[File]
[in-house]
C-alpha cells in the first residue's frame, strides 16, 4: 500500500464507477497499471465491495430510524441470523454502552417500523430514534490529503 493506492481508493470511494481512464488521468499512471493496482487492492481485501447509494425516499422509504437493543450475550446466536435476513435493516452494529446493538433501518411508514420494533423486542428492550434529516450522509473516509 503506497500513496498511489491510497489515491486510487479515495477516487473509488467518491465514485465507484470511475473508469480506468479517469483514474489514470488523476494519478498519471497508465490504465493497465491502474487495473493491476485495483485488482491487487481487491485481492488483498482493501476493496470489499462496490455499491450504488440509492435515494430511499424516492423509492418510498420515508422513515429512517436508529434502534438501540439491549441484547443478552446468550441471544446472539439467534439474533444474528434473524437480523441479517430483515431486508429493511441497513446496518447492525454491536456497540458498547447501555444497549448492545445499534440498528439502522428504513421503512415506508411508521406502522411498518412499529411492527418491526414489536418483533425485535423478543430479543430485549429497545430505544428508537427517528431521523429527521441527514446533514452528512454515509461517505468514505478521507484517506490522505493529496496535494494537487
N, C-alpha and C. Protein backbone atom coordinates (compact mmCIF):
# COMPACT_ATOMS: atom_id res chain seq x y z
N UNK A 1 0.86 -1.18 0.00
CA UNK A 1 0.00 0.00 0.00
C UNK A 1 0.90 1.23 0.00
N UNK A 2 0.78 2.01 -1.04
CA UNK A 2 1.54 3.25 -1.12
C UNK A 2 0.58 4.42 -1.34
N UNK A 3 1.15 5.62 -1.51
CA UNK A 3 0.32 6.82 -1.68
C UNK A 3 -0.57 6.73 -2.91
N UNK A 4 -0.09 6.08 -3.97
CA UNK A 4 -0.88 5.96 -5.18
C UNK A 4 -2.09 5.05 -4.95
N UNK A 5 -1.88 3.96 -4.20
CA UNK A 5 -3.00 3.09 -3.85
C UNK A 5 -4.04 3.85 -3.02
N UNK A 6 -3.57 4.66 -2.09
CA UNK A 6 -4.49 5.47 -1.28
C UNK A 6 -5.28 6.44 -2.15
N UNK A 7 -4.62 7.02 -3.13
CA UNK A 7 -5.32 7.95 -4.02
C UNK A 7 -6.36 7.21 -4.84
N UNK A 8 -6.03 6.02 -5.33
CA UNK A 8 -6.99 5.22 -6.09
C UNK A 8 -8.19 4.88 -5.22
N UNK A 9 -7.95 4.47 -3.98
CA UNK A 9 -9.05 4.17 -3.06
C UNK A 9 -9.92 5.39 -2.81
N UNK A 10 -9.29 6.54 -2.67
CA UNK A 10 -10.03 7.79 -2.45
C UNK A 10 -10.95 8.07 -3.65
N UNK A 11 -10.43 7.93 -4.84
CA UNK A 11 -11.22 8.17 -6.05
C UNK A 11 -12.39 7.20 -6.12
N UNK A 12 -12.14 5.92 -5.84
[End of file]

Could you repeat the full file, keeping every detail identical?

[in-house]
C-alpha cells in the first residue's frame, strides 16, 4: 500500500464507477497499471465491495430510524441470523454502552417500523430514534490529503 493506492481508493470511494481512464488521468499512471493496482487492492481485501447509494425516499422509504437493543450475550446466536435476513435493516452494529446493538433501518411508514420494533423486542428492550434529516450522509473516509 503506497500513496498511489491510497489515491486510487479515495477516487473509488467518491465514485465507484470511475473508469480506468479517469483514474489514470488523476494519478498519471497508465490504465493497465491502474487495473493491476485495483485488482491487487481487491485481492488483498482493501476493496470489499462496490455499491450504488440509492435515494430511499424516492423509492418510498420515508422513515429512517436508529434502534438501540439491549441484547443478552446468550441471544446472539439467534439474533444474528434473524437480523441479517430483515431486508429493511441497513446496518447492525454491536456497540458498547447501555444497549448492545445499534440498528439502522428504513421503512415506508411508521406502522411498518412499529411492527418491526414489536418483533425485535423478543430479543430485549429497545430505544428508537427517528431521523429527521441527514446533514452528512454515509461517505468514505478521507484517506490522505493529496496535494494537487
N, C-alpha and C. Protein backbone atom coordinates (compact mmCIF):
# COMPACT_ATOMS: atom_id res chain seq x y z
N UNK A 1 0.86 -1.18 0.00
CA UNK A 1 0.00 0.00 0.00
C UNK A 1 0.90 1.23 0.00
N UNK A 2 0.78 2.01 -1.04
CA UNK A 2 1.54 3.25 -1.12
C UNK A 2 0.58 4.42 -1.34
N UNK A 3 1.15 5.62 -1.51
CA UNK A 3 0.32 6.82 -1.68
C UNK A 3 -0.57 6.73 -2.91
N UNK A 4 -0.09 6.08 -3.97
CA UNK A 4 -0.88 5.96 -5.18
C UNK A 4 -2.09 5.05 -4.95
N UNK A 5 -1.88 3.96 -4.20
CA UNK A 5 -3.00 3.09 -3.85
C UNK A 5 -4.04 3.85 -3.02
N UNK A 6 -3.57 4.66 -2.09
CA UNK A 6 -4.49 5.47 -1.28
C UNK A 6 -5.28 6.44 -2.15
N UNK A 7 -4.62 7.02 -3.13
CA UNK A 7 -5.32 7.95 -4.02
C UNK A 7 -6.36 7.21 -4.84
N UNK A 8 -6.03 6.02 -5.33
CA UNK A 8 -6.99 5.22 -6.09
C UNK A 8 -8.19 4.88 -5.22
N UNK A 9 -7.95 4.47 -3.98
CA UNK A 9 -9.05 4.17 -3.06
C UNK A 9 -9.92 5.39 -2.81
N UNK A 10 -9.29 6.54 -2.67
CA UNK A 10 -10.03 7.79 -2.45
C UNK A 10 -10.95 8.07 -3.65
N UNK A 11 -10.43 7.93 -4.84
CA UNK A 11 -11.22 8.17 -6.05
C UNK A 11 -12.39 7.20 -6.12
N UNK A 12 -12.14 5.92 -5.84